Sunday November 17, 2019

Researchers: The Herb kratom to Treat Pain and Opioid Addiction Not Safe for Use

Kratom, a herbal supplement derived from a plant that grows throughout southeast Asia

0
//
Herb, Kratom, Pain
Those using kratom experienced several side effects including toxicity, vomiting, hallucinations, and agitation, among others. Pixabay

Researchers have found that the herb ‘kratom’, which is increasingly being used to treat pain and opioid addiction, is not safe for use.

In the study published in the journal Pharmacotherapy, researchers from the Binghamton University observed that those using kratom experienced several side effects including toxicity, vomiting, hallucinations, and agitation, among others.

Kratom, a herbal supplement derived from a plant that grows throughout southeast Asia, is used to treat opioid use disorder, treat/prevent withdrawal or treat pain.

“Although it is not as strong as some other prescription opioids, kratom does still act as an opioid in the body. In larger doses, it can cause slowed breathing and sedation, meaning that patients can develop the same toxicity they would if using another opioid product,” said William Eggleston, Assistant Professor at the varsity.

Herb, Kratom, Pain
Researchers have found that the herb ‘kratom’, which is increasingly being used to treat pain and opioid addiction, is not safe for use. Pixabay

“It is also reported to cause seizures and liver toxicity. Kratom may have a role in treating pain and opioid use disorder but more research is needed on its safety and efficacy. Our results suggest it should not be available as a herbal supplement,” Eggleston said.

For the study, the research team conducted a retrospective review of a data containing reported cases of kratom exposures to determine the toxicities associated with its use.

A total of 2,312 kratom exposures were reported, with 935 cases involving kratom as the only substance. Kratom most commonly caused agitation (18.6 per cent), tachycardia (16.9 per cent), drowsiness (13.6 per cent), vomiting (11.2 per cent), and confusion (8.1 per cent).

Serious effects of seizure (6.1 per cent), withdrawal (6.1 per cent), hallucinations (4.8 per cent), respiratory depression (2.8 per cent), coma (2.3 per cent) and cardiac or respiratory arrest (0.6 per cent) were also reported.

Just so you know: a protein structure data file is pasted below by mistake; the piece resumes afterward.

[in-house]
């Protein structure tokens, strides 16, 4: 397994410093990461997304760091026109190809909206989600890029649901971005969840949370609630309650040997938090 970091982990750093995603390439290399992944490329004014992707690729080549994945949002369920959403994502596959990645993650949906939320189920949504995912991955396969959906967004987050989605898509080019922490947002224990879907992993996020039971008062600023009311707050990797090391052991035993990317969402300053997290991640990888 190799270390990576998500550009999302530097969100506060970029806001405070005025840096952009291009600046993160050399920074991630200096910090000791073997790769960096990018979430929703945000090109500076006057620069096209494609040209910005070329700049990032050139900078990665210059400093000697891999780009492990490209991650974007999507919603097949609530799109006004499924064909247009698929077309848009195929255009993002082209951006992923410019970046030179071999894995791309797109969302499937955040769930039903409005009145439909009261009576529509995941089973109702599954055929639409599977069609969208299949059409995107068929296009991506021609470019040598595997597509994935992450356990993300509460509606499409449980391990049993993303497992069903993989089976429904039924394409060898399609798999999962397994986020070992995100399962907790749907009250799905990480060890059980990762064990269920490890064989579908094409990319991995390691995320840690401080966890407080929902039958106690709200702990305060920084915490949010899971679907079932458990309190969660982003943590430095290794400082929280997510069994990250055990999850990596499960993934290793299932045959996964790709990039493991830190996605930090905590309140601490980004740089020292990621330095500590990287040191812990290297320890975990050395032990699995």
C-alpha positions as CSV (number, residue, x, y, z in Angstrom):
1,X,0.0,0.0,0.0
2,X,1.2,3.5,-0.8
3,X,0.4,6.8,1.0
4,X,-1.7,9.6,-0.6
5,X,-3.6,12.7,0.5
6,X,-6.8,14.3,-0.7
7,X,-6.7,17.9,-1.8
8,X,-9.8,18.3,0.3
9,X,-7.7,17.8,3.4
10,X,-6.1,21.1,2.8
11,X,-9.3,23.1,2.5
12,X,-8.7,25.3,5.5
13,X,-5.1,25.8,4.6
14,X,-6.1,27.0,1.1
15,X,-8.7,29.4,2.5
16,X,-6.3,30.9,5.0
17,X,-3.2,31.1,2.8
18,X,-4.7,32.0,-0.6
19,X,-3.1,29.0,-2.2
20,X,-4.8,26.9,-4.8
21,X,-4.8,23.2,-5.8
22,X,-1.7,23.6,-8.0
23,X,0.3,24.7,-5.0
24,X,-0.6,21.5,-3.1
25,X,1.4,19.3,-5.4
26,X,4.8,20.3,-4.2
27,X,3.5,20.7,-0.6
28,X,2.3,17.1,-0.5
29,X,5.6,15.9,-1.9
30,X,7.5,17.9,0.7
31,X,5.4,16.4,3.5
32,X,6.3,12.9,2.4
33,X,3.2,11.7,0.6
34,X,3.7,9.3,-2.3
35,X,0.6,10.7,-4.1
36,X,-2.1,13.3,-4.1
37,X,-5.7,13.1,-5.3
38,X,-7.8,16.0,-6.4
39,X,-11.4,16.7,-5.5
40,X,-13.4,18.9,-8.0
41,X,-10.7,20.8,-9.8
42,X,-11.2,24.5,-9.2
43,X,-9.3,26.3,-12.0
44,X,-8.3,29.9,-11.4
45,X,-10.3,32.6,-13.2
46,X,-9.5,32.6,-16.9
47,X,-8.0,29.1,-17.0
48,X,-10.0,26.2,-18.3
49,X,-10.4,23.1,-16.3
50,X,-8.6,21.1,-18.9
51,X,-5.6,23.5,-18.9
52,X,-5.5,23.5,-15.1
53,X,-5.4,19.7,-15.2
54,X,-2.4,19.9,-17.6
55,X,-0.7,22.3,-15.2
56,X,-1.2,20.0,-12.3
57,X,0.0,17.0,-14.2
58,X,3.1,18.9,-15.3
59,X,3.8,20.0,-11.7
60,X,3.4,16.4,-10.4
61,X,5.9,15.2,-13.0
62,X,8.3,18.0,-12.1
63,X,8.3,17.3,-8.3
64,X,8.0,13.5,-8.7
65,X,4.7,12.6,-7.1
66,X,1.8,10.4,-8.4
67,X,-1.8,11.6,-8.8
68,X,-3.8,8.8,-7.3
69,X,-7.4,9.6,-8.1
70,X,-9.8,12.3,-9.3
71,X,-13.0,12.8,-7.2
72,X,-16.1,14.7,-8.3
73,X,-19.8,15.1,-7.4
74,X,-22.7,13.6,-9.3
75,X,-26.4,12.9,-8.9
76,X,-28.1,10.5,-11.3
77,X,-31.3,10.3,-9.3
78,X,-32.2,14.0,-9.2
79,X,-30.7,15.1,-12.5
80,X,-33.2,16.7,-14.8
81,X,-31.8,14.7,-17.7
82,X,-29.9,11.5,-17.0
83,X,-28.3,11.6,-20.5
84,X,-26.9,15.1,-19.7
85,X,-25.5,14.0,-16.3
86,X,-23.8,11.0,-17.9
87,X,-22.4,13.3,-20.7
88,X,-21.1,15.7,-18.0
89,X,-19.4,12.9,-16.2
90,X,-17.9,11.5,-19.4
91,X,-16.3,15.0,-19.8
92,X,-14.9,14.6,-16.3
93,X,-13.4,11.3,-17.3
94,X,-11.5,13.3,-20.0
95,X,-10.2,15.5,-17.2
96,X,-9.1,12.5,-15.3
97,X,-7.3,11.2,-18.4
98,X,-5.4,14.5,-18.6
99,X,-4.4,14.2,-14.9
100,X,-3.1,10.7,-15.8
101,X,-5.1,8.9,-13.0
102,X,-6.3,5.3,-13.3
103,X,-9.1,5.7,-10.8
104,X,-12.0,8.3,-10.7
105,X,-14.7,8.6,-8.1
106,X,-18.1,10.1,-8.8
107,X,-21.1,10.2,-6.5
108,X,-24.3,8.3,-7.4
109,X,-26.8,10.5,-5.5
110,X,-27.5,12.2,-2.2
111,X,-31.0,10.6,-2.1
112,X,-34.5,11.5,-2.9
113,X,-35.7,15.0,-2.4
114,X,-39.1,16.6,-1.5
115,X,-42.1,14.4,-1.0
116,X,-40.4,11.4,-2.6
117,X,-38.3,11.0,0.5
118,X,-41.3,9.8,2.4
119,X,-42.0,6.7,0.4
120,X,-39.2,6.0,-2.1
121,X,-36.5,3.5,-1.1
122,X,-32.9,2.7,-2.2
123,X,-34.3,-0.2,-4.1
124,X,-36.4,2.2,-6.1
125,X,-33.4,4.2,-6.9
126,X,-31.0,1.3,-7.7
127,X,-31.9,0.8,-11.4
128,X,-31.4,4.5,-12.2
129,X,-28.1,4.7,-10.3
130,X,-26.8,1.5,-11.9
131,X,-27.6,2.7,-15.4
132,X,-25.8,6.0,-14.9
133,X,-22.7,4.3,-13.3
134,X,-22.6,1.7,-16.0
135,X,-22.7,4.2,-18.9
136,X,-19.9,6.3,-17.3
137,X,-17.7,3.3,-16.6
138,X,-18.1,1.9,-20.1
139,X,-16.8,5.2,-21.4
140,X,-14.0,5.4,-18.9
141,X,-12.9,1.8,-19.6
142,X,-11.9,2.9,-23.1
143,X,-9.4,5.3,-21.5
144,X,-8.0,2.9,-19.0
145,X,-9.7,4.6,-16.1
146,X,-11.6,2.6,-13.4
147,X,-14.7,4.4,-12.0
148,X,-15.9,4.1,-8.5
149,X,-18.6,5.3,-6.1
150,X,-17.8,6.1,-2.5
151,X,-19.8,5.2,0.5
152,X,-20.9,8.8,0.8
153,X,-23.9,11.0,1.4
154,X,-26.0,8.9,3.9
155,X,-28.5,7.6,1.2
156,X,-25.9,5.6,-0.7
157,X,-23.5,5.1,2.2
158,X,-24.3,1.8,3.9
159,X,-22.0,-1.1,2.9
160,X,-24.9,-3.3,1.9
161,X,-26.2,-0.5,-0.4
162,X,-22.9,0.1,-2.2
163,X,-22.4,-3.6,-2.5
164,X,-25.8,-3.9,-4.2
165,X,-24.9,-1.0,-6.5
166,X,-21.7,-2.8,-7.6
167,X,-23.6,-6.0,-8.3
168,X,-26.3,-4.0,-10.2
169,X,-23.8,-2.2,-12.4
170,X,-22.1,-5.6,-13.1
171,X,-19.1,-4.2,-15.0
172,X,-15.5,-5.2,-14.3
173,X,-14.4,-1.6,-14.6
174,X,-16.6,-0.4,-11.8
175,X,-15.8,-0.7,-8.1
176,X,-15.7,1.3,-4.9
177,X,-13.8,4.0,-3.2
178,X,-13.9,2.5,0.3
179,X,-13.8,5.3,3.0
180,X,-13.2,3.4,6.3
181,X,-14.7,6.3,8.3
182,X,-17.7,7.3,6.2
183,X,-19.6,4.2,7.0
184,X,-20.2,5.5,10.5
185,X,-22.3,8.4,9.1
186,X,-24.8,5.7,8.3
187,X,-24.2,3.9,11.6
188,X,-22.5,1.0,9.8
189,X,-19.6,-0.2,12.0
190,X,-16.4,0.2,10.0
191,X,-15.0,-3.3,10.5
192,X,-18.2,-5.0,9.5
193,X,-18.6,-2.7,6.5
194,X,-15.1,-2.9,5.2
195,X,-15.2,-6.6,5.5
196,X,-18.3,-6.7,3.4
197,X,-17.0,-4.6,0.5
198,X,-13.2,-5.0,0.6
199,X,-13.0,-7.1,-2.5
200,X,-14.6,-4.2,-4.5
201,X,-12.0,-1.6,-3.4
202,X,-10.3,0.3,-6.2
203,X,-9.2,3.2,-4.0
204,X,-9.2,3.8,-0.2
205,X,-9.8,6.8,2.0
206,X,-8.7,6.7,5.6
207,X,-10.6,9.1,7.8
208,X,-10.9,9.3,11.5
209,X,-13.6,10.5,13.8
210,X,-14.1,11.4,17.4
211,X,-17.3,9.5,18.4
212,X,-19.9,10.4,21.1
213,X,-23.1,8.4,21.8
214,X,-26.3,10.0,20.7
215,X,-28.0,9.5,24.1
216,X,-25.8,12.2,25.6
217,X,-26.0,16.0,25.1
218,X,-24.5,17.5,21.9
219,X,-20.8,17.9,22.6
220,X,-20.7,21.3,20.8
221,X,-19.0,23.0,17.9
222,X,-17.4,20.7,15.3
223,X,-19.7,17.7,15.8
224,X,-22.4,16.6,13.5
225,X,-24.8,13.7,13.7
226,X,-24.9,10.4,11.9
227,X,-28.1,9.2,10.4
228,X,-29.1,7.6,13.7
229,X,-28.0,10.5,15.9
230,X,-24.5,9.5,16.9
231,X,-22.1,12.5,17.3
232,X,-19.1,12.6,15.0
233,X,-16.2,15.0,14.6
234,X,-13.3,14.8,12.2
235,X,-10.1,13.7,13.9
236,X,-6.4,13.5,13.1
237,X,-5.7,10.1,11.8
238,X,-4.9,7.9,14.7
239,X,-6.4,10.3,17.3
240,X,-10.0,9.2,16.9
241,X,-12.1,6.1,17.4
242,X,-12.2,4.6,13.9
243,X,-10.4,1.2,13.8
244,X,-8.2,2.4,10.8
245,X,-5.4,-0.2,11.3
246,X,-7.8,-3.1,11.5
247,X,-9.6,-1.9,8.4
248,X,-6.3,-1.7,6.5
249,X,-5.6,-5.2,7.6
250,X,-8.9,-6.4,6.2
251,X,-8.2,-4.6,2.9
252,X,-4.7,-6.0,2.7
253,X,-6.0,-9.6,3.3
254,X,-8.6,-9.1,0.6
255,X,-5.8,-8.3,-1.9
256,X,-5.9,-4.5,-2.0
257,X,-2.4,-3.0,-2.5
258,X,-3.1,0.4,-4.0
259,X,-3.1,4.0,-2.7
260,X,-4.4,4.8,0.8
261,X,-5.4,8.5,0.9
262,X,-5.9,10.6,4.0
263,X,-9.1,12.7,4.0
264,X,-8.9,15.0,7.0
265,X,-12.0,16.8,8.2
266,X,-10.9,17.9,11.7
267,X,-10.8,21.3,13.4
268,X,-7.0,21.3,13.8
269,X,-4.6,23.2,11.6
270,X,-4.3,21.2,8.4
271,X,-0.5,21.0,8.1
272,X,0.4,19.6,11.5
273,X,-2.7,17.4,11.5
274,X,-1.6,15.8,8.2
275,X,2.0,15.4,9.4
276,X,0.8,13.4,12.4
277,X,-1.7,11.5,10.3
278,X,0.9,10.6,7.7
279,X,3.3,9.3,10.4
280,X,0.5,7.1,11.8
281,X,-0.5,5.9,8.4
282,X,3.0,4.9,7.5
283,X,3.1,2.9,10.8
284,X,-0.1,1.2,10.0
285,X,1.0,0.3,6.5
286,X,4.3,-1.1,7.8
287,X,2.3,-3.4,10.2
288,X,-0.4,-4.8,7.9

Also Read- Haryana to Develop Big Lakes in Gurugram District to Improve Groundwater Level

The findings suggest kratom is not reasonably safe and poses a public health threat due to its availability as a herbal supplement. (IANS)

Next Story

Poor Posture can Lead to Chronic Pain

It was mainly pain in my upper back and neck and shoulder area," he said. "It was just on the one side

0
Posture, Pain, Cellphones
FILE - People work on laptops in a reading room at the British Library in London, June 20, 2011. VOA

Cellphones and computers are everywhere in almost every country across the globe, and it is common to see people hunched over these devices. Posture.

When Dr. Lushantha Gunasekera at Orlando Health began feeling back pain, he thought he needed strength training.

“It was mainly pain in my upper back and neck and shoulder area,” he said. “It was just on the one side.”

Nathaniel Melendez, a fitness specialist at the Orlando Health gym, was certain the doctor’s pain was from poor posture.

Posture, Pain, Cellphones
When Dr. Lushantha Gunasekera at Orlando Health began feeling back pain, he thought he needed strength training. Pixabay

“The internally rotated shoulders, the rounded back, head is down, neck is down,” he said, describing what he saw in Gunasekera.

Hunching over a computer screen or cellphone compresses the neck muscles, which causes fatigue, muscle tension and headaches, and can injure vertebrae, Melendez says, but adds that it can be prevented and corrected.

“You’d be surprised what strengthening your core and doing postural corrective exercises can do for your body,” he said.

Melendez says even a slight misalignment can cause major strain, but researchers at Orlando Health found that less than half the Americans they surveyed seemed to care — until the pain sets in.

Also Read- Researchers Develop a Software that Turns Smartphone into Portable AR Device

As for Gunasekera, he says changing his posture made a huge difference.

“It’s really helped out,” he said. “Now, I don’t have pain there anymore.”

Experts advise computer users who are seated to be at eye level with the screen. Cellphone and computer users are encouraged to take frequent breaks and to remain aware of their posture. (VOA)